When they’re in the throes of a song, the sound is good and the balance of instruments works well, but for some reason William Reid won’t stop playing between songs making the set seem a little unprofessional. In some ways Jim Reid’s voice sounds a little strained too, but it doesn’t slow him down any and it was always their style in a way anyway.
They kick their Beyond The Tracks set off with the slightly new romantic/punk-esque ‘Amputation’, with the rest of the follows that somewhat heavily guitar led feeling. In comparison to the stargaze space rock mood of much of the day, The Jesus & Mary Chain seem more grounded and more traditional rock oriented.
Their set does unfortunately feel a little long, so when the last strains of the curiously titled ‘I Hate Rock ‘n’ Roll’ fade away, I head away from the stage and find somewhere to sit down. I can hear Josefin Ohrn + The Liberation starting up on the second stage, but they sadly take a backseat to my desire for pizza as I follow Lazlo’s hierarchy and get food.
The main stage is now a hive of activity, as what look like industrial extract fans are set up and drum kits, pianos, keyboards, and other musical items are brought out; it all looks very exciting. As my hunger is sated and my interest is piqued, Editors begin, striking out with ‘Cold’, ‘Sugar’ and then ‘The Racing Rats’. It’s easy for me to see why they were chosen to headline; the setting they’ve brought is excellent, making maximum use of the stage and the available lighting.
Their performance is musically excellent too, as you would expect from a band of 15 years pedigree, but also very visual with Tom Smith throwing his all into it. It’s a set to rival Saturday night’s Maxïmo Park experience and with the light show to go with it; I’m hard pressed to decide which I think is best. I decide to just love them both equally, and by the time Editors’ set is halfway through and ‘An End Has a Start begins, I’m having a too much of a good care either way. Smith has a warm vocal tone and the 80’s leaning that he is known for, alongside their synthesiser driven backline, ties the day together well.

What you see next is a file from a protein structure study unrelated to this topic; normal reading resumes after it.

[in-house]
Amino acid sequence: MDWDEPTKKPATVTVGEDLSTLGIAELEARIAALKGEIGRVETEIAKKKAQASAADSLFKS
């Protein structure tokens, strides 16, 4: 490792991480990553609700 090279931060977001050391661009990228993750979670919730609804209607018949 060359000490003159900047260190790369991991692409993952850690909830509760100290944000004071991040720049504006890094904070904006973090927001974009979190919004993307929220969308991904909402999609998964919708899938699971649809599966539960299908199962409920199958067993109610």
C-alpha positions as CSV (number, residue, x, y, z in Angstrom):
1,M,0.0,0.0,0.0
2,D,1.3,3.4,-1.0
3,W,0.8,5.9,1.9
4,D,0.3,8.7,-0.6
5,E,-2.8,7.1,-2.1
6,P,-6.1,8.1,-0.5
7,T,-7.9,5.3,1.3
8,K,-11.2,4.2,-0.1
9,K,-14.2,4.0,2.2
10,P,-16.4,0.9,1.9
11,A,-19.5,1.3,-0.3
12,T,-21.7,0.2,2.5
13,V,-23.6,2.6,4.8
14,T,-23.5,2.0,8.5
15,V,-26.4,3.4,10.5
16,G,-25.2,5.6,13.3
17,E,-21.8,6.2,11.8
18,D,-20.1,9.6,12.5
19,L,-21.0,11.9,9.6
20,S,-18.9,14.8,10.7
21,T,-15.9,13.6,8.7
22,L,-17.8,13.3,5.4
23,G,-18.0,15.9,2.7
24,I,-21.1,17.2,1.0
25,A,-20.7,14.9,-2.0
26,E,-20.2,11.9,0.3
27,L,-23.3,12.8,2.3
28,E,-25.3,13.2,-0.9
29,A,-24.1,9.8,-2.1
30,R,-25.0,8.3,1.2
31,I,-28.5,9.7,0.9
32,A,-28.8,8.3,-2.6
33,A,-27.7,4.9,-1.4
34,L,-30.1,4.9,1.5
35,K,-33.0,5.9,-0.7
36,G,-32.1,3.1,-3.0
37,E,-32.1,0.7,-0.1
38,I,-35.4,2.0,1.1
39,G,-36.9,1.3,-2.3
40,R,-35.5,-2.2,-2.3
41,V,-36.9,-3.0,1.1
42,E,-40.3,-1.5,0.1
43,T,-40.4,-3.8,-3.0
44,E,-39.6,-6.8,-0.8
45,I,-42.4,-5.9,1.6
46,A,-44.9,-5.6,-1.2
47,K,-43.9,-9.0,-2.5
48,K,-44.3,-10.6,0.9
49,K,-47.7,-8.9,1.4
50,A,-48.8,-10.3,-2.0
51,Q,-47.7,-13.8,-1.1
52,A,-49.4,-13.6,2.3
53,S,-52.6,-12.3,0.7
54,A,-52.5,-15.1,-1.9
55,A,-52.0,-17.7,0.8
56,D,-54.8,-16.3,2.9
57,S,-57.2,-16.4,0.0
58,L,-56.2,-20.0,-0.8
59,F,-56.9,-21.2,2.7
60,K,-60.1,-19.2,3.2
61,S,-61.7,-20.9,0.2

Editors finish their main set 14 songs in with ‘Marching Orders’ and I can’t imagine what they could possibly do to top it. One cliched pause for applause later and they’re back out, smashing into ‘Open Your Arms’, ‘Bullets’, ‘Munich’ and finally ‘Papillion’ – arguably their most 80’s oriented track. It’s a fantastic encore and an excellent end to the day; Editors come across as the culmination of everything we’ve seen and heard throughout Sunday at Beyond The Tracks and what perfect headliners it makes them.
Slightly sad that it’s all over, but with one eye on work tomorrow morning, the walk to the train station is a swirling mix of emotions. The journey back to Wolverhampton is spent comparing highs and lows, reliving the highlights one more time, and making plans for the next event from this fledgling festival.
As we found out in our recent interview with the festival organiser, John Fell, Beyond the Tracks may not be back in 2018 – but I’ll certainly be keeping an eye out for it in 2019. In the meantime I guess it’s back to normality.
Dorcha – Beyond The Tracks @ Eastside Park 17.09.17 / Michelle Martin
For more on Dorcha, visit www.dorcha.co.uk
Peter Hook & The Light – Beyond The Tracks @ Eastside Park 17.09.17 / Michelle Martin
For more on Peter Hook & The Light, visit www.peterhook.get-ctrl.com
Hoopla Blue – Beyond The Tracks @ Eastside Park 17.09.17 / Michelle Martin
For more on Hoopla Blue, visit www.soundcloud.com/hoopla-blue
Slowdive – Beyond The Tracks @ Eastside Park 17.09.17 / Michelle Martin
For more on Slowdive, visit www.slowdiveofficial.com
Wild Beasts – Beyond The Tracks @ Eastside Park 17.09.17 / Michelle Martin
For more on Wild Beasts, visit www.wild-beasts.co.uk
The Jesus & Mary Chain – Beyond The Tracks @ Eastside Park 17.09.17 / Michelle Martin
For more on The Jesus & Mary Chain, visit www.thejesusandmarychain.uk.com
Josefin Öhrn + The Liberation – Beyond The Tracks @ Eastside Park 17.09.17 / Michelle Martin
For more on Josefin Öhrn + The Liberation, visit www.josefinohrnandtheliberation.bandcamp.com
Editors – Beyond The Tracks @ Eastside Park 17.09.17 / Michelle Martin
For more on Editors, visit www.editorsofficial.com
For more on Beyond The Tracks, visit www.beyondthetracks.org